Once a large network such as the Internet arises, the penalties of departing from its standards become so great as to rule it out in most cases, thus reinforcing the underlying proclivity for standardization. Yet standardization deprives individual it manufacturers of significant ways of qualitatively differentiating their products from those of competitors. If a given it commodity is fundamentally generic, and it can thus be readily exchanged for one produced by a competing capital, competition will tend to be focused more strongly around factors such as speed and capacity—which have so far proven technically quite open-ended—and price.footnote19 It may then be that the importance of standardization here means that competitive dynamics, which are obviously general to capitalism as a whole, are particularly acute when computing is involved, and even more so once the computer has begun to be used for communication.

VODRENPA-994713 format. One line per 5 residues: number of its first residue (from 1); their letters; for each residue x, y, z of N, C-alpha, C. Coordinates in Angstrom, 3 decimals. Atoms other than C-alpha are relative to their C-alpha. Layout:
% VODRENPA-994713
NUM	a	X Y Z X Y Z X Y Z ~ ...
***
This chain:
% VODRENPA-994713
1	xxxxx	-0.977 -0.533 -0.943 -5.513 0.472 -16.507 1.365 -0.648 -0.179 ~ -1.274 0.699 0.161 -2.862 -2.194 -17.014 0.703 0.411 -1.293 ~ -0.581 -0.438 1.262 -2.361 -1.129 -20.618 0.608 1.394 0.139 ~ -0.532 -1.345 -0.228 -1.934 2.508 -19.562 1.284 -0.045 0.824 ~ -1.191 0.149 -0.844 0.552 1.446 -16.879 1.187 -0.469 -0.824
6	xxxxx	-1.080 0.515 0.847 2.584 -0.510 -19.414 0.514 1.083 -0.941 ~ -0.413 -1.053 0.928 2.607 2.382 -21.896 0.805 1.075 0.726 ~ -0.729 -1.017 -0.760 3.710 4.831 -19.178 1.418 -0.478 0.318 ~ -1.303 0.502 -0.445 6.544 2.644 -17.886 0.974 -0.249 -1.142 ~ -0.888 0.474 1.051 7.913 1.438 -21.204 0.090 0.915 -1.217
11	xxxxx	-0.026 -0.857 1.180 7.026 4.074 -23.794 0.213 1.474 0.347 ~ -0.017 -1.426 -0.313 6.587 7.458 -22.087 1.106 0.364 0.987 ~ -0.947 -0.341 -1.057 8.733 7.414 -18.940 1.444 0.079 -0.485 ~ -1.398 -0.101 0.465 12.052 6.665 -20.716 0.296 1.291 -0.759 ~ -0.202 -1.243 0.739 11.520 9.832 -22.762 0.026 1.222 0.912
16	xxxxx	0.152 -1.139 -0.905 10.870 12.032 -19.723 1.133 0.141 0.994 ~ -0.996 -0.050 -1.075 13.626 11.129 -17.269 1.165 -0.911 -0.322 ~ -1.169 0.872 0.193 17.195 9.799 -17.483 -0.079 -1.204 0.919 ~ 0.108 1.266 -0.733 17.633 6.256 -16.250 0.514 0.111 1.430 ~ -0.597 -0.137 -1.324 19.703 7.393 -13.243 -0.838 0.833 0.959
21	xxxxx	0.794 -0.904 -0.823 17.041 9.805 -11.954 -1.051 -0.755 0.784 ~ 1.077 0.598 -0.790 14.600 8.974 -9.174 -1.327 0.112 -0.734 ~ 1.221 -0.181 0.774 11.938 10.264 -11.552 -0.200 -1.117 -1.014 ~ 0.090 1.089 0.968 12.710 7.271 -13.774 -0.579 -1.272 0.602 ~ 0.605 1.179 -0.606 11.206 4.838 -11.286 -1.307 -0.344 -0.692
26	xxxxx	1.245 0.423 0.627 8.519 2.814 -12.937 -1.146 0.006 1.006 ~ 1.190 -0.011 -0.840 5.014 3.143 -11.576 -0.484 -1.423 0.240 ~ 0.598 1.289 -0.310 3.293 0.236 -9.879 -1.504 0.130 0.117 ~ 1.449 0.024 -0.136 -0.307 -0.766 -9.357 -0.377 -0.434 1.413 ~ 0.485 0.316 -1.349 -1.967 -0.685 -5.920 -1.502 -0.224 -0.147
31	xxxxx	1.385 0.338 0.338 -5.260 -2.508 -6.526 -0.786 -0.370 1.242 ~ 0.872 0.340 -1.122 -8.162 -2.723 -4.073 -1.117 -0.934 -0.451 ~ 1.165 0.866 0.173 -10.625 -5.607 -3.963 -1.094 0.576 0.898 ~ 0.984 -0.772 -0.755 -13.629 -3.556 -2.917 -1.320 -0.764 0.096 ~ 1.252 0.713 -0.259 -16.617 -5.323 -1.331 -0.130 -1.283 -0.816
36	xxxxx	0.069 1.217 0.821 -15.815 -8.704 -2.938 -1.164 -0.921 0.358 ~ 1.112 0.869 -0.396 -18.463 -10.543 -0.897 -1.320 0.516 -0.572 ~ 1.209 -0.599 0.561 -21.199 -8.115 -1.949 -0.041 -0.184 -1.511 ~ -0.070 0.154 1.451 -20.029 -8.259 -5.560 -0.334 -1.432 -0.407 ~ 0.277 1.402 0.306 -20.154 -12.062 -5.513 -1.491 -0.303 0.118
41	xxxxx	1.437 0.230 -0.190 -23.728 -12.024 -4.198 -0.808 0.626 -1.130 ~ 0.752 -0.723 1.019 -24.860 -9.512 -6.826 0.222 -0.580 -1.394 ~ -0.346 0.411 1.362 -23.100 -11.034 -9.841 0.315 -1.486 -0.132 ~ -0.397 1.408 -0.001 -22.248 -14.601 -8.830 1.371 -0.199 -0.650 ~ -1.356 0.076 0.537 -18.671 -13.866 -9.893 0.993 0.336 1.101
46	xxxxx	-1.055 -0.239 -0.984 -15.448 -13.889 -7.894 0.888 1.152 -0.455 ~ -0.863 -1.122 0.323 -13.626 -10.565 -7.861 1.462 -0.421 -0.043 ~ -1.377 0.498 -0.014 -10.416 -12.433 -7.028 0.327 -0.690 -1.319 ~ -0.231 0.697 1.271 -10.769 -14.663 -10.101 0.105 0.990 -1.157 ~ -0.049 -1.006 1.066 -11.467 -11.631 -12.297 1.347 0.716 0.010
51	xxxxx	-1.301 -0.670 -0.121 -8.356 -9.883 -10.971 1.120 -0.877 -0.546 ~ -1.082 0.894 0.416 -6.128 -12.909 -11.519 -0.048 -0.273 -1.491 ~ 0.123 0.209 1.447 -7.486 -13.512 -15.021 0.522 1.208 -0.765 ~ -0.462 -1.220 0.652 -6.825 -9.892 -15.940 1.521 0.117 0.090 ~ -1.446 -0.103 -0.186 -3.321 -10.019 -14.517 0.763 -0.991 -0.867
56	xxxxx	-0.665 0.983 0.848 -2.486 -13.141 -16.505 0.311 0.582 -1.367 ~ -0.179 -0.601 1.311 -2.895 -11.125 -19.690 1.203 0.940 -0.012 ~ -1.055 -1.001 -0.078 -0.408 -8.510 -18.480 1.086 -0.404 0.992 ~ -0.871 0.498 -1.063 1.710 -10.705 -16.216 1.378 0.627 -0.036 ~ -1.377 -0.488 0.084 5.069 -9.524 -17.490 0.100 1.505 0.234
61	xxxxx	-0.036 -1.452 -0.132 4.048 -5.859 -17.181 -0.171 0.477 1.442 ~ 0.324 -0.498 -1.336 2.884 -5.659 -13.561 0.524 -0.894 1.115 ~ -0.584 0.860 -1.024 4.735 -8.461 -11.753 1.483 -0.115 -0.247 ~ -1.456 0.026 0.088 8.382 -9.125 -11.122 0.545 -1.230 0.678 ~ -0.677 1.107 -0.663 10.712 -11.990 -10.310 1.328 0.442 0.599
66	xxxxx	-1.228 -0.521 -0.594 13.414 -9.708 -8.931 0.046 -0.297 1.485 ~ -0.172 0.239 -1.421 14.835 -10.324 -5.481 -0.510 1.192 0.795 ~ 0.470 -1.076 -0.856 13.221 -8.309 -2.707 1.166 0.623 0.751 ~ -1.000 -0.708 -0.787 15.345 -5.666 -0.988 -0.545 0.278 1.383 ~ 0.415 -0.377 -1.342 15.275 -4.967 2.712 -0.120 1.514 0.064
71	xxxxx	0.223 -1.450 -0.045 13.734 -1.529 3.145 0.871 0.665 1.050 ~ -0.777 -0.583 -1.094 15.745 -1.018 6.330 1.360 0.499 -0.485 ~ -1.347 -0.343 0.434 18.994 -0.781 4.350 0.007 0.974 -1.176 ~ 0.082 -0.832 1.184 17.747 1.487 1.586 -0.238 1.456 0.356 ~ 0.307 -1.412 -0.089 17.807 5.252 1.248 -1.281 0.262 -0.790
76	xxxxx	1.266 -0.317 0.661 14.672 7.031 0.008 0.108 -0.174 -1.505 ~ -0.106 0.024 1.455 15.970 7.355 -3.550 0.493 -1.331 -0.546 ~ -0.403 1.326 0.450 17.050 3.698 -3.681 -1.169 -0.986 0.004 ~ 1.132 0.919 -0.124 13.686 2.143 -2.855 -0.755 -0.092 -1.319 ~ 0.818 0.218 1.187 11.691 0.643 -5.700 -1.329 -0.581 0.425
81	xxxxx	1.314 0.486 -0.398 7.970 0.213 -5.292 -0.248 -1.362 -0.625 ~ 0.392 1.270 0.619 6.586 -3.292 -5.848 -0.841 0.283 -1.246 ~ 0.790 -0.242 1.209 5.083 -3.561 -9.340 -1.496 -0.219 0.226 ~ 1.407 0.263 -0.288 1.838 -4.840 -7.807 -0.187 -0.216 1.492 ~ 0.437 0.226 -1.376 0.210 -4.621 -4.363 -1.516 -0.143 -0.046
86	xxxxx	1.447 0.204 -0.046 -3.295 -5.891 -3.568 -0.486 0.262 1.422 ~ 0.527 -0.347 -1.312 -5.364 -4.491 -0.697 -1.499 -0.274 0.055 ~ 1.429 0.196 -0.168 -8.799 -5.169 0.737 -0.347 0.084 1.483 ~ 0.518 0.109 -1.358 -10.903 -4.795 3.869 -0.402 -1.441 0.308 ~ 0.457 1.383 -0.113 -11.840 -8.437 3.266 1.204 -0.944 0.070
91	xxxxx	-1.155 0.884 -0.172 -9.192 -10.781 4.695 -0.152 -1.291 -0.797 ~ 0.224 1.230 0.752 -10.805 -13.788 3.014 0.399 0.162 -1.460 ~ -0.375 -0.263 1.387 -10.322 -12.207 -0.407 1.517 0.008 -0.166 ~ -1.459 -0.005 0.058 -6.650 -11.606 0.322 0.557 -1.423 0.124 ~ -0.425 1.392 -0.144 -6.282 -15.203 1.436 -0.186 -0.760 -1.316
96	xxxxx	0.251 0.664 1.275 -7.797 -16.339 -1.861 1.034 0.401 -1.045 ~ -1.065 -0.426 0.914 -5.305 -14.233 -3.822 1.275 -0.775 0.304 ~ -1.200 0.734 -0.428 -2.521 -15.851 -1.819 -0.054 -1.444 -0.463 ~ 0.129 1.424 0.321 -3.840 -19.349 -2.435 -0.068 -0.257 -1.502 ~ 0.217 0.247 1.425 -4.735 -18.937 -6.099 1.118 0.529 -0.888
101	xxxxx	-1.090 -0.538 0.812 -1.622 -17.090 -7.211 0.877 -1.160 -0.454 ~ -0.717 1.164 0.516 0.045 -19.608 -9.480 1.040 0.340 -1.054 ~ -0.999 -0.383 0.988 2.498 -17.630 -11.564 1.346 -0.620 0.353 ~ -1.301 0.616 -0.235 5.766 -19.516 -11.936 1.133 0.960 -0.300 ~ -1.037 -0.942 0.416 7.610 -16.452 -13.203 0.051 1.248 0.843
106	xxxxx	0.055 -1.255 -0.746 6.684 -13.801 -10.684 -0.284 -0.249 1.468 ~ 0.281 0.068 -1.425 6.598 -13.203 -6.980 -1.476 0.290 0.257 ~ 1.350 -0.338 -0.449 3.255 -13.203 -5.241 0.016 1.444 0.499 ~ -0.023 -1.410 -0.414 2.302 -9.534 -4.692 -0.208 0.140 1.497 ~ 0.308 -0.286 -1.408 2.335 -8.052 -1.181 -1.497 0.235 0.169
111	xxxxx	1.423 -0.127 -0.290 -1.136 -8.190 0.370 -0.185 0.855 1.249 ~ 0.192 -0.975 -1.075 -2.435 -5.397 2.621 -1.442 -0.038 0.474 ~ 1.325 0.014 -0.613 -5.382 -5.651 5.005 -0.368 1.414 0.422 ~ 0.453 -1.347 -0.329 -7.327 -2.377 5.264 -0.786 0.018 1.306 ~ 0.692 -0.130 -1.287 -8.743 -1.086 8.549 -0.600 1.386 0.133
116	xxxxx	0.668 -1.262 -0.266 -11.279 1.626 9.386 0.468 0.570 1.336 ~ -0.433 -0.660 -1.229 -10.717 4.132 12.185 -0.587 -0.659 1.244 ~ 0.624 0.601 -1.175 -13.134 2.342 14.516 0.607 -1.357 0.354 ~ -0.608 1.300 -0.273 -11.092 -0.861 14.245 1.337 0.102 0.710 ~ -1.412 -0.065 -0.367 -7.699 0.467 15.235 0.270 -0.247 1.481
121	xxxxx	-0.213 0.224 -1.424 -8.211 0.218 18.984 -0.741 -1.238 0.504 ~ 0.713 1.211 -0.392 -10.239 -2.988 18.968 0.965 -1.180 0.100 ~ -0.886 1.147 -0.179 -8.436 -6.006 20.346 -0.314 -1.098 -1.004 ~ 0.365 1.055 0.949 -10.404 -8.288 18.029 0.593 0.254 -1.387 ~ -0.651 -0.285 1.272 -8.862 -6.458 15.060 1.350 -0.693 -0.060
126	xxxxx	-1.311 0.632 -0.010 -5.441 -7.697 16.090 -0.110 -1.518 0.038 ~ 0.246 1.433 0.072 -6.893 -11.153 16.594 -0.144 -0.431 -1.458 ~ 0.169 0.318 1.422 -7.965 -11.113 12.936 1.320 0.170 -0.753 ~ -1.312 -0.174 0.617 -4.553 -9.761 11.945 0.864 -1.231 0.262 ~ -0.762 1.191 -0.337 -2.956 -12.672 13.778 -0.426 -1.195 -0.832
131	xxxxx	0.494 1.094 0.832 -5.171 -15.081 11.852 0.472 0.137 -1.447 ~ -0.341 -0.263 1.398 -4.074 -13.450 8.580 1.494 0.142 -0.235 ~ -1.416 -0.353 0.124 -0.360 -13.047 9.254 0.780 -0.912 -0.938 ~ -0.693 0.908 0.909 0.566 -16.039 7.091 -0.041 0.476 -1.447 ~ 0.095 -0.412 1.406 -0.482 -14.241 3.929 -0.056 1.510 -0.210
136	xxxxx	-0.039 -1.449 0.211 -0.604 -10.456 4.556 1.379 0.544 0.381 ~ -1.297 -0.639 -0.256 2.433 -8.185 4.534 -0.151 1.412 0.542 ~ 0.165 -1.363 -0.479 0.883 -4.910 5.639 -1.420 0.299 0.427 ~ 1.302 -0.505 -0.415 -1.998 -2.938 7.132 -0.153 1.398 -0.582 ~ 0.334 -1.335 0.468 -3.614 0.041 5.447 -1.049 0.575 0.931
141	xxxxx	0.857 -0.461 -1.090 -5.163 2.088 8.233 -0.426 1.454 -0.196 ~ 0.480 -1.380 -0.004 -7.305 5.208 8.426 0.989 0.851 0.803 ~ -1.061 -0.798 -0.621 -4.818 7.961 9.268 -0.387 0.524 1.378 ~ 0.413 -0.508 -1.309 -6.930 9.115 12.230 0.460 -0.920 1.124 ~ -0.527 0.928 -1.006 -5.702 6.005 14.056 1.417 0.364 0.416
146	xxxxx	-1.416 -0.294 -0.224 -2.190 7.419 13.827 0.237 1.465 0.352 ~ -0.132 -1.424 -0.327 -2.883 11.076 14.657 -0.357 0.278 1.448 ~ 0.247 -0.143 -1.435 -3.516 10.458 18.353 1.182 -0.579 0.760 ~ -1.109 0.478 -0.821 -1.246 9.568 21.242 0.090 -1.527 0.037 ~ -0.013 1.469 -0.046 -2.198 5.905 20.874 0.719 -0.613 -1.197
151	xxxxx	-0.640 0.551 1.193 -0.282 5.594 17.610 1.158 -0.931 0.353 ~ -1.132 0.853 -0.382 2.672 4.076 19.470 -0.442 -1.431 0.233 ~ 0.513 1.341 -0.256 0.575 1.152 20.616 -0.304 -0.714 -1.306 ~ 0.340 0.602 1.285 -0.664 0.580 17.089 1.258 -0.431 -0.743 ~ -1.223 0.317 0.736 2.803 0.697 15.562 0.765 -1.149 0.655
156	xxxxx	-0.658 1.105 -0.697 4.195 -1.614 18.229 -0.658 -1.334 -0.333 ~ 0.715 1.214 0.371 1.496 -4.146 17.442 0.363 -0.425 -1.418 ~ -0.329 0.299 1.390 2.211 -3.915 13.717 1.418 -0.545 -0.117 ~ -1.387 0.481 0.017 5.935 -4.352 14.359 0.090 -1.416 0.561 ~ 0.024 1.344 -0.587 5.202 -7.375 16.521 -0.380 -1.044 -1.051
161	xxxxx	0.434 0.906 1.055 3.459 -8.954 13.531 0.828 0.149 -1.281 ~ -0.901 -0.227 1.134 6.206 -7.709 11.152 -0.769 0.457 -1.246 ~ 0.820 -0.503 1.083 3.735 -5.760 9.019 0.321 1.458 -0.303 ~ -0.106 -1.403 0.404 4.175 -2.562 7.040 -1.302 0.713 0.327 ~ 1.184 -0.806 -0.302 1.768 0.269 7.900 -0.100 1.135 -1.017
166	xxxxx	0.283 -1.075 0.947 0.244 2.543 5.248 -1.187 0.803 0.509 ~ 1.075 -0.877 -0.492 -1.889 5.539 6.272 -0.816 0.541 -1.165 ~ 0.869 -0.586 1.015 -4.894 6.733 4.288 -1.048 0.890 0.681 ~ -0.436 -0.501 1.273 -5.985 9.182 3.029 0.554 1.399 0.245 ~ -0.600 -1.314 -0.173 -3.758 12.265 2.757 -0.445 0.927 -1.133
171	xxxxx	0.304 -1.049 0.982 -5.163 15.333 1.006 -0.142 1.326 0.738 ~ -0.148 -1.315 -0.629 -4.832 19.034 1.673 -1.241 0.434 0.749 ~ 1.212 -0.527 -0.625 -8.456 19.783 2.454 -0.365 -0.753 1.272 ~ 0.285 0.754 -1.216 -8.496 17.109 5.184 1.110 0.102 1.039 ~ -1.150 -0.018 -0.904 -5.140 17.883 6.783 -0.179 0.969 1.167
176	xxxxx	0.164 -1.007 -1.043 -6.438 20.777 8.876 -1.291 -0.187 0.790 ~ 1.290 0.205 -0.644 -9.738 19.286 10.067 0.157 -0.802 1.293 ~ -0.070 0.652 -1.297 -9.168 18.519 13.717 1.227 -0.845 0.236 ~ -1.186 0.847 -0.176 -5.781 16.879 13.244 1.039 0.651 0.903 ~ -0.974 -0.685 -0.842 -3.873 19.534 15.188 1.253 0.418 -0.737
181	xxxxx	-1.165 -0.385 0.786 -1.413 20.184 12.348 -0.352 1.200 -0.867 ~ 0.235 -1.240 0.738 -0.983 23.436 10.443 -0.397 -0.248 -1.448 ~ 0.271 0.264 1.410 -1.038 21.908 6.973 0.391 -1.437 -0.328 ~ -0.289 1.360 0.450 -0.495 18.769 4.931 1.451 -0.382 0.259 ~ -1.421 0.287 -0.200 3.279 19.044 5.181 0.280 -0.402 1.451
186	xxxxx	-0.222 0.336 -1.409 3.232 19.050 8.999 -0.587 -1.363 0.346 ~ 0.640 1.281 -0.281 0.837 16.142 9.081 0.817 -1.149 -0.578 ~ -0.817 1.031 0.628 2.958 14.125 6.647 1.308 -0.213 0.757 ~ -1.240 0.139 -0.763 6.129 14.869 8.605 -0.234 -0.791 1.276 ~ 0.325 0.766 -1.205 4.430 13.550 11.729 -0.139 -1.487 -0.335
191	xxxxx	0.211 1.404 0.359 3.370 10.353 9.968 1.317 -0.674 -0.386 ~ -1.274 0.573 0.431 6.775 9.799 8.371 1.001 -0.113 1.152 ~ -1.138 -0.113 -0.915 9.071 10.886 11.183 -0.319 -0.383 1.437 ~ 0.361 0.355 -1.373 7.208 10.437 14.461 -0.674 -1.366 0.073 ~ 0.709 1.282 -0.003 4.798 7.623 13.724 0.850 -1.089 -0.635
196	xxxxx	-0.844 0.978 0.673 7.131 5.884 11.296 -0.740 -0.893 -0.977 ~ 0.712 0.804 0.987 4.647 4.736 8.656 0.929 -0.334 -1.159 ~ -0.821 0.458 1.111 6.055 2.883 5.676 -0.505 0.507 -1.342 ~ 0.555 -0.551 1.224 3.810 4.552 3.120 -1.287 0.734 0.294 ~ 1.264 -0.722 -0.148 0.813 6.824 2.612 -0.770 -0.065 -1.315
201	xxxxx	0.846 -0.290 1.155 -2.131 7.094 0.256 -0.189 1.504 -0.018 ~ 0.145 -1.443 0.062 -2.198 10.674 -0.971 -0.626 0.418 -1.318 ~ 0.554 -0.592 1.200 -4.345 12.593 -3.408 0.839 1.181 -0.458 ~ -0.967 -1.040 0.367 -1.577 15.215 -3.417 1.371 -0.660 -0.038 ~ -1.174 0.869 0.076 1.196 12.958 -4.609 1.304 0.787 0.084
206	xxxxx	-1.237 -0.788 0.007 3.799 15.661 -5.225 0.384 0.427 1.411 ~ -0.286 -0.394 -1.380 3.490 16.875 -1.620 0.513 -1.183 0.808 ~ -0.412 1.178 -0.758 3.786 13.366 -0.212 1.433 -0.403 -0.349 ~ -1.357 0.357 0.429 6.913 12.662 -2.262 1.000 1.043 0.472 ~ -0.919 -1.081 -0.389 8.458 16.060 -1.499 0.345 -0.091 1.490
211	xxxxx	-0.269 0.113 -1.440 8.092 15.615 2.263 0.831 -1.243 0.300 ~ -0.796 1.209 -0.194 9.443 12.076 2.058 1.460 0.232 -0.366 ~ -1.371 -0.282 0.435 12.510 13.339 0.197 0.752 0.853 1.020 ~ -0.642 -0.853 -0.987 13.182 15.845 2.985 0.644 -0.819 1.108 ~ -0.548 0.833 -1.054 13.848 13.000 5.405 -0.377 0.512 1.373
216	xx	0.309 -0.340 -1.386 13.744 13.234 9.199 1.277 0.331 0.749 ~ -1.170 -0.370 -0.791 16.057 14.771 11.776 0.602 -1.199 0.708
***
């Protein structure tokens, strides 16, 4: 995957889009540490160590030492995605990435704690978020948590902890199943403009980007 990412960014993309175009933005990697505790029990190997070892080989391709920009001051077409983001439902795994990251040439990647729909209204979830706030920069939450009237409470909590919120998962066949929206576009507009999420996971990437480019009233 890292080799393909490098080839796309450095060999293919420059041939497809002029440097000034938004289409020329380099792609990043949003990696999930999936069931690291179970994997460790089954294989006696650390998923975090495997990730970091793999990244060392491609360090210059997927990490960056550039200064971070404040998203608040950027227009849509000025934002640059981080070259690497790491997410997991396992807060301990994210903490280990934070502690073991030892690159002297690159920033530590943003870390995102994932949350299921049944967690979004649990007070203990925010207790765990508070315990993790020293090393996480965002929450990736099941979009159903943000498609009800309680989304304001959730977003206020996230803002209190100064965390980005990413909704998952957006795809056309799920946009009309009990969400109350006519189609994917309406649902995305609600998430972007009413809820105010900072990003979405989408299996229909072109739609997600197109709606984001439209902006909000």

There is also inherent in the computer, however, a tendency to undermine competitive dynamics at the level of software. Since what is produced for one is, at least in principle, capable of running on all others—and this possibility is enhanced with increasing standardization—and since software code is highly labour-intensive to produce initially but inherently iterable once written, there is a strong possibility that a single capital can serve the entire market for a particular software commodity. If the technical universality of the computer may promote competitive dynamics at some levels, then, it promotes monopolies in software. It may be tempting to refer to the ‘natural monopoly’ character of means of communication here, but it is notable that these monopolistic possibilities in software exist independently of any technological convergence of computation with the means of communication. The formation of monopolies at the level of software is, however, not the end of the story. As noted above, the very ease with which monopolies are potentially formed in software makes extraordinary counter-measures rational for competitors. It may even be rational to give away software entirely for free, or to fund the development of a Free or Open Source Software equivalent, if it helps prevent a competitor from developing a monopoly position from which it may thereby threaten to impinge upon other lines of production in which profits are still possible, or to grab a market that might be ‘monetized’ in some other way later. The tension between monopoly and competitive dynamics in software thus tends not only to lead to declining prices, as in the case of hardware, but to destroy software’s commodity status altogether, as the market gradually fills with free alternatives to a dominant product.